This is a case of badly screwed-up incentives. No individual has incentives to fix the system, so they keep optimizing for how they're actually rewarded [academics --> tenure / prestige, journals --> make money, govt --> get lobbied].

On the bright side, this will give some much-needed publicity to Tor Browser. Sci-hub is still available at http://scihub22266oqcxt.onion/

Does using Tor puts you on some kind of list? It would be tragic if someone used Tor to read a scientific article but then got charged with aiding terrorism or looking for child pornography.

> Does using Tor puts you on some kind of list? It would be tragic if someone used Tor to read a scientific article but then got charged with aiding terrorism or looking for child pornography.

If it does, it becomes an ethical maxim to use Tor. If it doesn't, then you can simply use Tor. So by case analysis you should use Tor.

> If it does, it becomes an ethical maxim to use Tor.

This is one of the reasons I use Tor. If there is such a list, I want it to be full of people doing ordinary stuff. In effect, I want the list to be useless.

The fact that you even have to think this suggests that you should use Tor so that they don't win in self-censoring the citizens.

The fact that using Tor puts you on some kind of list makes it essential that you do in fact use it for innocuous purposes occasionally.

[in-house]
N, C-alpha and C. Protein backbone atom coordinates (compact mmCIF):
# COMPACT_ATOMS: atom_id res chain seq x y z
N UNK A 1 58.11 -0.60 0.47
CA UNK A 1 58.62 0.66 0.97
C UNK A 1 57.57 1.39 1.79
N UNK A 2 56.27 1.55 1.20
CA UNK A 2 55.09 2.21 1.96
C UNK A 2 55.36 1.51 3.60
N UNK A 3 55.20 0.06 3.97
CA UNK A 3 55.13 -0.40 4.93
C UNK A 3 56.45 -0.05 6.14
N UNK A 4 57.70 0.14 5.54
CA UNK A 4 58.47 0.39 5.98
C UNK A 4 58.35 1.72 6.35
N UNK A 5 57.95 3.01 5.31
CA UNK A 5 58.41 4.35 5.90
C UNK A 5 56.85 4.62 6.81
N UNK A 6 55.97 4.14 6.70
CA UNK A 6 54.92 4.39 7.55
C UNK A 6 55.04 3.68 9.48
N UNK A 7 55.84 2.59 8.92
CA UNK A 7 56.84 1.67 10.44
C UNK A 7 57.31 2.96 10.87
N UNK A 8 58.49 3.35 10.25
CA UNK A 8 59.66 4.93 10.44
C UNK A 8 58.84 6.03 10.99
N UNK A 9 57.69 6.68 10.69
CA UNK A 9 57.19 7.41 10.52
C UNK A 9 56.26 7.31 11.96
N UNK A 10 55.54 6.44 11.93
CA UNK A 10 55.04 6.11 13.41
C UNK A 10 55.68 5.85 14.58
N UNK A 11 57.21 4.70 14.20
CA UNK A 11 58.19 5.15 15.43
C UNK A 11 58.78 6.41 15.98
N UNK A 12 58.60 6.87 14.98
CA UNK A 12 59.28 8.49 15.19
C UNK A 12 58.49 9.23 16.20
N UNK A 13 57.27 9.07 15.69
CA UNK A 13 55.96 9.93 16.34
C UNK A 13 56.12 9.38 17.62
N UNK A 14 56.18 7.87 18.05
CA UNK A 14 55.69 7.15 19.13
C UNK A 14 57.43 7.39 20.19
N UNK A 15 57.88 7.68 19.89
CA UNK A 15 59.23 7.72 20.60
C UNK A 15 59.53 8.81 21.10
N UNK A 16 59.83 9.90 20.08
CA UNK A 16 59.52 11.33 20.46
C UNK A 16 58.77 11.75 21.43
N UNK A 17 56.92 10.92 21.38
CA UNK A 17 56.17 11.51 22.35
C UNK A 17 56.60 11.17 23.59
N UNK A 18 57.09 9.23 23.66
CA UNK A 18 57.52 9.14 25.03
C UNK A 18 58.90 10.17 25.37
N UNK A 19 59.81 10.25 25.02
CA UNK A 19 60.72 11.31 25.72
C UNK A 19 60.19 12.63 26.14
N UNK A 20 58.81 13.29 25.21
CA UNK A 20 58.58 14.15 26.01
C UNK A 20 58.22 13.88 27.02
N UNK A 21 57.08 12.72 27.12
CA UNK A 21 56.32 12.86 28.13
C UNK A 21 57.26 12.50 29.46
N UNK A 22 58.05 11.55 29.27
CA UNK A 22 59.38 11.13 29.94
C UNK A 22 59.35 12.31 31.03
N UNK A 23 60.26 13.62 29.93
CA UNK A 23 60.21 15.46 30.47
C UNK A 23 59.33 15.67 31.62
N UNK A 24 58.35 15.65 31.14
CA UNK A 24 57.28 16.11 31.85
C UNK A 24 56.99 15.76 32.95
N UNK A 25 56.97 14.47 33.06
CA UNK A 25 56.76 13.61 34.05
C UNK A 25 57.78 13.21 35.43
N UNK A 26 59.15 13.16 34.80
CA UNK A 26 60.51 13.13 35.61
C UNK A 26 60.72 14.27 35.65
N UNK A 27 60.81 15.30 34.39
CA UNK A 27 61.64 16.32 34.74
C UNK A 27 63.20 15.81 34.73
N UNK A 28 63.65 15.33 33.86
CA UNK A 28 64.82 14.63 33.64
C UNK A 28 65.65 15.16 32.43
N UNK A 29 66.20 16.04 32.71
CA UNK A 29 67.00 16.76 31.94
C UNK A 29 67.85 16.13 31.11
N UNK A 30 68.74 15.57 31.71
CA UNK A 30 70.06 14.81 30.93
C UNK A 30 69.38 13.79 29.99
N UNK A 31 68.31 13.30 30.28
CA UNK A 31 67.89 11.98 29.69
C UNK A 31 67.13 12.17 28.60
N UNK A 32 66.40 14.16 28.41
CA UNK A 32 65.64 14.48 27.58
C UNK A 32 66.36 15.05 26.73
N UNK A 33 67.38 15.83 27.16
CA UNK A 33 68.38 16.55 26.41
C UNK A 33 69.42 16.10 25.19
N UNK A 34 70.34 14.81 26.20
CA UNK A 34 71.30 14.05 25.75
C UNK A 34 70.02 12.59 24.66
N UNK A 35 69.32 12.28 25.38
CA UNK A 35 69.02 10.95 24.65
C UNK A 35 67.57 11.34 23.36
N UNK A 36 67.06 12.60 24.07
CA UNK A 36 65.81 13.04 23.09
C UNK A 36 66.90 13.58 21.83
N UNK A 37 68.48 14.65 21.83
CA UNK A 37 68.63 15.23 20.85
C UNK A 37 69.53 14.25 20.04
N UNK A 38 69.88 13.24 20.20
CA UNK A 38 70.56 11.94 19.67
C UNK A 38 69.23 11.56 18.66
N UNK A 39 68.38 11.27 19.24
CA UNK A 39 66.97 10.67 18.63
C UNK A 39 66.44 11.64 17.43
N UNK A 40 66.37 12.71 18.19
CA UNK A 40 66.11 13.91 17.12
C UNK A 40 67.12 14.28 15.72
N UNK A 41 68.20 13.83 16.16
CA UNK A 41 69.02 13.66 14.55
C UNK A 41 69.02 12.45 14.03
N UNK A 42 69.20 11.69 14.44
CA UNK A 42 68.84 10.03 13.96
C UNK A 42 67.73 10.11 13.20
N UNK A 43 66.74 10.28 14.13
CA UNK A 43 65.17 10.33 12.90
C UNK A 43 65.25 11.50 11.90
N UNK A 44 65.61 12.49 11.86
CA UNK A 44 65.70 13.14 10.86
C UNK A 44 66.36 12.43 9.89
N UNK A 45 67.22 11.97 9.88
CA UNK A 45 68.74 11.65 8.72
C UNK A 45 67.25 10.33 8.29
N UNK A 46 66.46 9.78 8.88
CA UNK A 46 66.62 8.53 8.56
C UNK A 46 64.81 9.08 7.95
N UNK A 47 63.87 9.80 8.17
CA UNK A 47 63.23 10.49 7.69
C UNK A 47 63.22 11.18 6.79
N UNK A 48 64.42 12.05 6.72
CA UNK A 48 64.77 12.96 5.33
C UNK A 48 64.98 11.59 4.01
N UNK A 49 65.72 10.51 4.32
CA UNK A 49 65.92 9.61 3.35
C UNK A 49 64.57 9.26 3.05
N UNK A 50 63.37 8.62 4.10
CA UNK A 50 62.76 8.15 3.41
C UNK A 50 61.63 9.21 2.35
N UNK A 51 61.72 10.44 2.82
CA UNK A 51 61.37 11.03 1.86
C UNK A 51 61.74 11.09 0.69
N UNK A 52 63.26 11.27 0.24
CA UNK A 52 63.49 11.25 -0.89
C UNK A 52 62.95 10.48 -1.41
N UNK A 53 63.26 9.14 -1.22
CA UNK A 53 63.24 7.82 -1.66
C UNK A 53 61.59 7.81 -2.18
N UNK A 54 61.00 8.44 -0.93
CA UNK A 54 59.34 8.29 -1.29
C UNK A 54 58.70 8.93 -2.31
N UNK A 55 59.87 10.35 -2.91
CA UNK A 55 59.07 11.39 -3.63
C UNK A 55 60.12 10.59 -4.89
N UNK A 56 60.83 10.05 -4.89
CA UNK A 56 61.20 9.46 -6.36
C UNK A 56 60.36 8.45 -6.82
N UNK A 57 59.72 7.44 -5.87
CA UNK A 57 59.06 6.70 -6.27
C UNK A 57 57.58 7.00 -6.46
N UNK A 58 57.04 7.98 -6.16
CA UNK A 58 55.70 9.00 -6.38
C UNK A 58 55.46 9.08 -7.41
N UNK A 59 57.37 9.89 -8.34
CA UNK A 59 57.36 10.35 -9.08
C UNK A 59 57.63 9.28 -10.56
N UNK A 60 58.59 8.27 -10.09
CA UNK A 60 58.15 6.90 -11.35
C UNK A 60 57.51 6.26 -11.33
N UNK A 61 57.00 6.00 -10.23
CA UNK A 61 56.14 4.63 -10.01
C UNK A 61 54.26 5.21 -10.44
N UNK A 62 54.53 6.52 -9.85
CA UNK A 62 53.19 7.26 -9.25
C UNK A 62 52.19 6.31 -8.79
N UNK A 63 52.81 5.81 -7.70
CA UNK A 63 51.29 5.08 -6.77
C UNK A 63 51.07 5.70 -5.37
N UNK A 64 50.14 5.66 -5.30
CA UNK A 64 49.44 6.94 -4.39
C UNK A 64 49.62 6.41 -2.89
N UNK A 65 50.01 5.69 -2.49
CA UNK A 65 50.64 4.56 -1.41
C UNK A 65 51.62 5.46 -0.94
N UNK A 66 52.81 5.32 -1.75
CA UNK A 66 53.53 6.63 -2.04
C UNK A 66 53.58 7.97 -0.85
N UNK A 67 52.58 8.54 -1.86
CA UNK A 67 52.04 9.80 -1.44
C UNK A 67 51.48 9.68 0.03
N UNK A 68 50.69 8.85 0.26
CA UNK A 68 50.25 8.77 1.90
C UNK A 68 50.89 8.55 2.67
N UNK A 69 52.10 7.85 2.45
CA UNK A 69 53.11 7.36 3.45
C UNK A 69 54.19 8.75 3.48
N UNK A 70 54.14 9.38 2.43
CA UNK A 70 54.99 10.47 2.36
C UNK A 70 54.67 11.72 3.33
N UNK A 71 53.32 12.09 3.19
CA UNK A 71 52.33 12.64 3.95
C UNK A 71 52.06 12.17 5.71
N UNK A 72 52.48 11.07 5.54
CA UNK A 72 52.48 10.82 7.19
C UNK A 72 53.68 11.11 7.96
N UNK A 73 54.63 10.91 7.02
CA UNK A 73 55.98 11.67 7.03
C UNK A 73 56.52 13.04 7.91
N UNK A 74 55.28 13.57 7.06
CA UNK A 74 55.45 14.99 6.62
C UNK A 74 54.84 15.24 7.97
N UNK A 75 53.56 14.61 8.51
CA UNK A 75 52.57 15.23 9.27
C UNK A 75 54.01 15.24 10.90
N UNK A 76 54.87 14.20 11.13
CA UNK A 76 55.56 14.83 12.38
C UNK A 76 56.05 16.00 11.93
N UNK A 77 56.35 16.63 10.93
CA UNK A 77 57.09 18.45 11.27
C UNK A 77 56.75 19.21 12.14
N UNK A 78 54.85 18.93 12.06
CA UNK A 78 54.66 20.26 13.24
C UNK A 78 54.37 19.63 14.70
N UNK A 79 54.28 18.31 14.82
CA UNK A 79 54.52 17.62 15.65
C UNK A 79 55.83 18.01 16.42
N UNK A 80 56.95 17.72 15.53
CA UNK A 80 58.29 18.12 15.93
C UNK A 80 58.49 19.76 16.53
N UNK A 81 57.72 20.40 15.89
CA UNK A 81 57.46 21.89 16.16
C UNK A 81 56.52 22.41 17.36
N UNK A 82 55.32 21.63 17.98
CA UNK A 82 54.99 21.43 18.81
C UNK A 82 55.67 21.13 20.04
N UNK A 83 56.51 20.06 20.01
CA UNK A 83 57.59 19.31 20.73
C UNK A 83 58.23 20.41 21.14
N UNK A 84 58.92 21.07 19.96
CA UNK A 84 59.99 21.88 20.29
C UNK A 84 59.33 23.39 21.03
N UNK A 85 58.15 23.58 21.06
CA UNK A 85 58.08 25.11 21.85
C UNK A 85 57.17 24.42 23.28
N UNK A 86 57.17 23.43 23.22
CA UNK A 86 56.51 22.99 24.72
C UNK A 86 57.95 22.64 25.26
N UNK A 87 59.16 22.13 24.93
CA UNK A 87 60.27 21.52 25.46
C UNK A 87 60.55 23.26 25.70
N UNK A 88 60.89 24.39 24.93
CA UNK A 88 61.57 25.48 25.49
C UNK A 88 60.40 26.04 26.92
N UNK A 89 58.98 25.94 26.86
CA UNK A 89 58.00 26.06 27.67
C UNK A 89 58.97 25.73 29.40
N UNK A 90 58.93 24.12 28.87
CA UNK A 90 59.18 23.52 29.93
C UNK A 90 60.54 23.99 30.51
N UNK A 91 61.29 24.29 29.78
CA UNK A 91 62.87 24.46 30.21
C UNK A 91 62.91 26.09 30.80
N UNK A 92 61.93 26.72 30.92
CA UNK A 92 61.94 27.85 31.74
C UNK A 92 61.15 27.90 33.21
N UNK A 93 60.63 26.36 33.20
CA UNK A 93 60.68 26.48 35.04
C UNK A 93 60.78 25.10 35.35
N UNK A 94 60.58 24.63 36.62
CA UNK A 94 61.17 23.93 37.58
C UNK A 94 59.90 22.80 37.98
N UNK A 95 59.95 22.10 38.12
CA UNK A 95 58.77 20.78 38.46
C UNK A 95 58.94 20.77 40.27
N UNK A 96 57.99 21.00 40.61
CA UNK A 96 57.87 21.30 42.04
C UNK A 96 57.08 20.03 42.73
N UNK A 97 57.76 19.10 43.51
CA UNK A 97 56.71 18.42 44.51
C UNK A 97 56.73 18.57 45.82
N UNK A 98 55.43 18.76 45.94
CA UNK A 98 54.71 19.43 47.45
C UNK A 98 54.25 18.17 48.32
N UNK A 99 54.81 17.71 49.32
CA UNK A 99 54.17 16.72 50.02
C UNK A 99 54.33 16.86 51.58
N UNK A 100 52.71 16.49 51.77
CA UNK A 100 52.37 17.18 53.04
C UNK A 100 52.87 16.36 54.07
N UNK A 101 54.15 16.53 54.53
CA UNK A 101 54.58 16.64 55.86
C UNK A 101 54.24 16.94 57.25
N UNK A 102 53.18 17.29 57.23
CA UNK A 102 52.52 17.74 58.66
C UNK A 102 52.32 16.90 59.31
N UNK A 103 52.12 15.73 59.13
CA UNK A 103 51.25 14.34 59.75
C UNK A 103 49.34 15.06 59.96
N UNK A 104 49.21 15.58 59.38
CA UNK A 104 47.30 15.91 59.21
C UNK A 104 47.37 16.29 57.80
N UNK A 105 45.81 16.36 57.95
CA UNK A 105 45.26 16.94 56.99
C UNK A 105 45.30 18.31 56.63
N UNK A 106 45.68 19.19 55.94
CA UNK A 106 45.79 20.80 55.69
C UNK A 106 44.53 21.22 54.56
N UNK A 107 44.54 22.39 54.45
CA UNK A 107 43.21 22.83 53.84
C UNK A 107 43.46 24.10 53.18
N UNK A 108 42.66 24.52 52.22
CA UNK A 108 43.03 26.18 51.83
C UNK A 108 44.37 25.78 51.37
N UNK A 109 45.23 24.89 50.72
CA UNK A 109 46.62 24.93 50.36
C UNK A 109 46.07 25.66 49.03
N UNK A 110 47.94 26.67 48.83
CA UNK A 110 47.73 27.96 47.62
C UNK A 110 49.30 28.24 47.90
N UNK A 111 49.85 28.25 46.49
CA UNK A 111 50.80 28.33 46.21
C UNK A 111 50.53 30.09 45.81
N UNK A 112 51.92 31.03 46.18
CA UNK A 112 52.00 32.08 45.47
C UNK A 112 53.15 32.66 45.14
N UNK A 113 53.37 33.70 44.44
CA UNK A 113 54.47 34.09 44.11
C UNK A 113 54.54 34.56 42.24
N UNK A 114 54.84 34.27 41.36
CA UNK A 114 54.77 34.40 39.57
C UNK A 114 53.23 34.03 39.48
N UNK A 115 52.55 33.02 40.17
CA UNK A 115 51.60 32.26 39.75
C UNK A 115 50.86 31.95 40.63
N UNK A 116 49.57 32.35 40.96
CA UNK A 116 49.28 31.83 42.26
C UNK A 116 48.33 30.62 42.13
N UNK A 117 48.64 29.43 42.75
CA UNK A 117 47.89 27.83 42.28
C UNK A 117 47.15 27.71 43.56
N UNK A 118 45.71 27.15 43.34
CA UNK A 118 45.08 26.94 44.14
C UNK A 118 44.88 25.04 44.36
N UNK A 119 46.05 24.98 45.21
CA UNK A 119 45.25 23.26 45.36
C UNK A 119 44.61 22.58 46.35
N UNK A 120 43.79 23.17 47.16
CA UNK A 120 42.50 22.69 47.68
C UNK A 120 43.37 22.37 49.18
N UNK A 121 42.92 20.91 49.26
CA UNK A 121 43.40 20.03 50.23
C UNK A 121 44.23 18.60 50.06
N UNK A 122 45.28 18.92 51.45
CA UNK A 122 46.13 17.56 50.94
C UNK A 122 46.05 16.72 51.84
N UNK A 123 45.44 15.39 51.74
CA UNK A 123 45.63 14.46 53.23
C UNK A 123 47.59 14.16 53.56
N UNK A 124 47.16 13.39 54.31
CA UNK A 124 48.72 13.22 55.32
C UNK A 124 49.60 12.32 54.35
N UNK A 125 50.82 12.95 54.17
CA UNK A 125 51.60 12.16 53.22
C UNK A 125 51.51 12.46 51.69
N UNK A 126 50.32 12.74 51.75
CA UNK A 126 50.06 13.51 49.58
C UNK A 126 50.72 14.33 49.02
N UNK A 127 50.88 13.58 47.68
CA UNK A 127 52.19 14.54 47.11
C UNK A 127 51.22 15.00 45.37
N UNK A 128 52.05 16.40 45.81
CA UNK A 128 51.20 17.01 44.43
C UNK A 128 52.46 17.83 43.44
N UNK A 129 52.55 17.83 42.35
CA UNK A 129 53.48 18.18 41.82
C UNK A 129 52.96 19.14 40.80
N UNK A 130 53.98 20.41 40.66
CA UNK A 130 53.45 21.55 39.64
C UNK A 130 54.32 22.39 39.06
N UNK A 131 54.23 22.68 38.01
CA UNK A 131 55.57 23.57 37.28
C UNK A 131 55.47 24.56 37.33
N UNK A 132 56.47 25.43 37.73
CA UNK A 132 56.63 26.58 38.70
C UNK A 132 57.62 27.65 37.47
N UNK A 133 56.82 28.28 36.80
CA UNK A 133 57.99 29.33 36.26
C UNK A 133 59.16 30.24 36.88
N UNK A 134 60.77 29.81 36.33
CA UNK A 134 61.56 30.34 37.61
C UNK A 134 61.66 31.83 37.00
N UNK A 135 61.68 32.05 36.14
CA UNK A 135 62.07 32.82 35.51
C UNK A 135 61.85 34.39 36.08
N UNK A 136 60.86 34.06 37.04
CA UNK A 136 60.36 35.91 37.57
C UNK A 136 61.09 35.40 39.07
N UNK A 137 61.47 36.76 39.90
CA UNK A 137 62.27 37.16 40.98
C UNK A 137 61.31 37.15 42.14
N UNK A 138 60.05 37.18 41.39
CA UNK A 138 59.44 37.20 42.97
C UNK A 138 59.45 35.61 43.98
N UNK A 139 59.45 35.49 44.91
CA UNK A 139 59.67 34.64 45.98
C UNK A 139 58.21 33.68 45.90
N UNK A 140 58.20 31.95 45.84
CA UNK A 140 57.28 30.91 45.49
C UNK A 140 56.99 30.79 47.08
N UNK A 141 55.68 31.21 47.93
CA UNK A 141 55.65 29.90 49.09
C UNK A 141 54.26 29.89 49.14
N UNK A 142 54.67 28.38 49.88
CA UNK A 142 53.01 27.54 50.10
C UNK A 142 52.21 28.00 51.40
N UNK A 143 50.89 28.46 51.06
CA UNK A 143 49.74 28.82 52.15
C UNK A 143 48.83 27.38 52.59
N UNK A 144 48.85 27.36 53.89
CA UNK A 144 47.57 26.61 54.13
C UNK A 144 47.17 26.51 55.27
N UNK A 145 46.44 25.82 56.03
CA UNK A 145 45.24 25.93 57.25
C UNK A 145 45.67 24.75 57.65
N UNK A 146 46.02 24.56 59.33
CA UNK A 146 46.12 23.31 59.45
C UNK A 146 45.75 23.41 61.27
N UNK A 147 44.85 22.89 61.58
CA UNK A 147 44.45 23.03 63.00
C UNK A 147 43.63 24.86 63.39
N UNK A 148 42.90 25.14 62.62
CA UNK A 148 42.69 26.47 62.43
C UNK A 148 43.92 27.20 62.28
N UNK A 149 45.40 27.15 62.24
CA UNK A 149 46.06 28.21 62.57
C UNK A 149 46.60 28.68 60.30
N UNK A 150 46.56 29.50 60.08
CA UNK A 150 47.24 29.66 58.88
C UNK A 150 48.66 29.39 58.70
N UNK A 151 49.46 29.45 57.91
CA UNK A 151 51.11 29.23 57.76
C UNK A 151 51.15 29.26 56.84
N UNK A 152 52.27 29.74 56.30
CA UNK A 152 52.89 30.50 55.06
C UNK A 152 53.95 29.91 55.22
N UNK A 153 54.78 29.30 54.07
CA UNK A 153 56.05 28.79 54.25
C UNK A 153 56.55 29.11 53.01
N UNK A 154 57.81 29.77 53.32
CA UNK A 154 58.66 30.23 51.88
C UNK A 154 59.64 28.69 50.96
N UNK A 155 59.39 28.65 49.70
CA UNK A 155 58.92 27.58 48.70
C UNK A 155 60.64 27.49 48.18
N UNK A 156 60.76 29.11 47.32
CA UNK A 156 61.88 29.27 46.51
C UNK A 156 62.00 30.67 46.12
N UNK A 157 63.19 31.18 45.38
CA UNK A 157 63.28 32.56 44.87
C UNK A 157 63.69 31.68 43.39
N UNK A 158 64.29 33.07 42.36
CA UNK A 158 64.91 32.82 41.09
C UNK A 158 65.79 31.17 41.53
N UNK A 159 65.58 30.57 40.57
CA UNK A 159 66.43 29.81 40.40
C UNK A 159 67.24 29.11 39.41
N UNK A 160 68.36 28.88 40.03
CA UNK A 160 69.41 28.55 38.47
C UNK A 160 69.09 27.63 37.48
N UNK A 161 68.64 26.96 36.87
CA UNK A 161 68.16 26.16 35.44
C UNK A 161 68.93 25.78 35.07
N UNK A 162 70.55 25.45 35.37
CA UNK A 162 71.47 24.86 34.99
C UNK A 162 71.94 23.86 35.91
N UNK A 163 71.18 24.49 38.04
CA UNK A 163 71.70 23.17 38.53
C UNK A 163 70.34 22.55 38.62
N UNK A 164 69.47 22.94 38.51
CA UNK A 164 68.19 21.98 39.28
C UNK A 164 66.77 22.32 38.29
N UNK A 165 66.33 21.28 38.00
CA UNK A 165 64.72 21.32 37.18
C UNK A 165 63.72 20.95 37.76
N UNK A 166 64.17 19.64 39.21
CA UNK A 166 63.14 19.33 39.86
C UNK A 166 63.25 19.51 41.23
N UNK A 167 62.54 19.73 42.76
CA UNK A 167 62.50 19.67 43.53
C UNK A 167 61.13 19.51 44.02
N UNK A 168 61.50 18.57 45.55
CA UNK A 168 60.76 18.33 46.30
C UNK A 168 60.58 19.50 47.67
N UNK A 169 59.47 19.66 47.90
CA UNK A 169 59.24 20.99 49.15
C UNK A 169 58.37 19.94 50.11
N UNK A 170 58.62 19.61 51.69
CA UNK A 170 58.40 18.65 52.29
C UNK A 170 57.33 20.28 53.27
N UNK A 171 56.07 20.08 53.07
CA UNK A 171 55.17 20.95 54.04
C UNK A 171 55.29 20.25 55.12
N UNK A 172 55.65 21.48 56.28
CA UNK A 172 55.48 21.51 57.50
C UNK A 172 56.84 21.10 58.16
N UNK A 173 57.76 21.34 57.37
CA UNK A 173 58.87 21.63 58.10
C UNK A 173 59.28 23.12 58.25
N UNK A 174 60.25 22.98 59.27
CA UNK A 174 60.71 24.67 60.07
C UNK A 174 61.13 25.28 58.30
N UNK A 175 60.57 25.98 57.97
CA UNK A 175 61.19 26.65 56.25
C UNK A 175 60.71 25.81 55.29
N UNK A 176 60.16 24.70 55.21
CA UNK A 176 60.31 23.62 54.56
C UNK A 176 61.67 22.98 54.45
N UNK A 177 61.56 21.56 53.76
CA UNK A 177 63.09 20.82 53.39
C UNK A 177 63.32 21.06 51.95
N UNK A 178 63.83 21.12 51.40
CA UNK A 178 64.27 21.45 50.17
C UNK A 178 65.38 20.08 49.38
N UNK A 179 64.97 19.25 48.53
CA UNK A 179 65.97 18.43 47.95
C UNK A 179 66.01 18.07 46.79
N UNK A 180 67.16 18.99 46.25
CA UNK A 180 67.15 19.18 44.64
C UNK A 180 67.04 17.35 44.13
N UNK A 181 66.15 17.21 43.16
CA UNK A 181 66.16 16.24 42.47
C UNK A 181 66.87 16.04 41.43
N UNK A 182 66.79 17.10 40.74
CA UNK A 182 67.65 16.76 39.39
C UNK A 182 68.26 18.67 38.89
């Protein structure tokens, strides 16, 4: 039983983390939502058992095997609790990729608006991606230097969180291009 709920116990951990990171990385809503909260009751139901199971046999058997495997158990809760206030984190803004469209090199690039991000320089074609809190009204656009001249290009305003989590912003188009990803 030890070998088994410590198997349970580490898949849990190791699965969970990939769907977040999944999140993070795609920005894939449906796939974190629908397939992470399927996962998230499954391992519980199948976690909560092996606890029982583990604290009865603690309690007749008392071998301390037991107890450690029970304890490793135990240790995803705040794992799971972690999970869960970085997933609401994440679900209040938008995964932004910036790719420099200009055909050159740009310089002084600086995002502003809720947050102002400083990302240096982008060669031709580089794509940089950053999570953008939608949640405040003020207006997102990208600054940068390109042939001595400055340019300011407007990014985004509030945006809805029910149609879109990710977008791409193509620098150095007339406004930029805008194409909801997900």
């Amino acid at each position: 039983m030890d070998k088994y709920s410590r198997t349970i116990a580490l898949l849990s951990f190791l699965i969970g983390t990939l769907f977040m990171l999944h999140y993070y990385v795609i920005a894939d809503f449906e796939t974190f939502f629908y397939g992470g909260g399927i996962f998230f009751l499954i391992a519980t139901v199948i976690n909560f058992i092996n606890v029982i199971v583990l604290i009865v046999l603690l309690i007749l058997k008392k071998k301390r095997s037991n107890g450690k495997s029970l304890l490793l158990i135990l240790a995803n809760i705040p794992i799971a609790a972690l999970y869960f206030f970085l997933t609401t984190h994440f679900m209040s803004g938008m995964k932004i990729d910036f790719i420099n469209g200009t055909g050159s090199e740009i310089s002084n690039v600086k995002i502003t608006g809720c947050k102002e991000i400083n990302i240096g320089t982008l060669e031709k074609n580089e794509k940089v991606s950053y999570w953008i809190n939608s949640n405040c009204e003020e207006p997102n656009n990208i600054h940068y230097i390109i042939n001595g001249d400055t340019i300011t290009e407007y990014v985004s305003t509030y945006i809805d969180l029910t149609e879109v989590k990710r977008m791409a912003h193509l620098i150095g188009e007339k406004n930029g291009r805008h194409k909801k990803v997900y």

Seeking privacy should never be a crime.

Not sure why everyone is downvoting. You may not go on a list, but you could be targeted by the FBI if they can produce "probable cause"


We re all in lists. In fact, the more lists we're in, the less traceable we are.

There's a good chance you'll end up on a list if you're an exit node, but if you're just using Tor I think you should be good.

Using Tor does put you on some kind of list, but you aren't going to get charged with aiding terrorism or looking for child pornography because of it. Unless you use it for those things, I guess, and get caught.

> you aren't going to get charged

What is this based on? If it's rationality, that doesn't always apply to legal and political matters, to the very human human beings who make those decisions, or to the politial situation around them.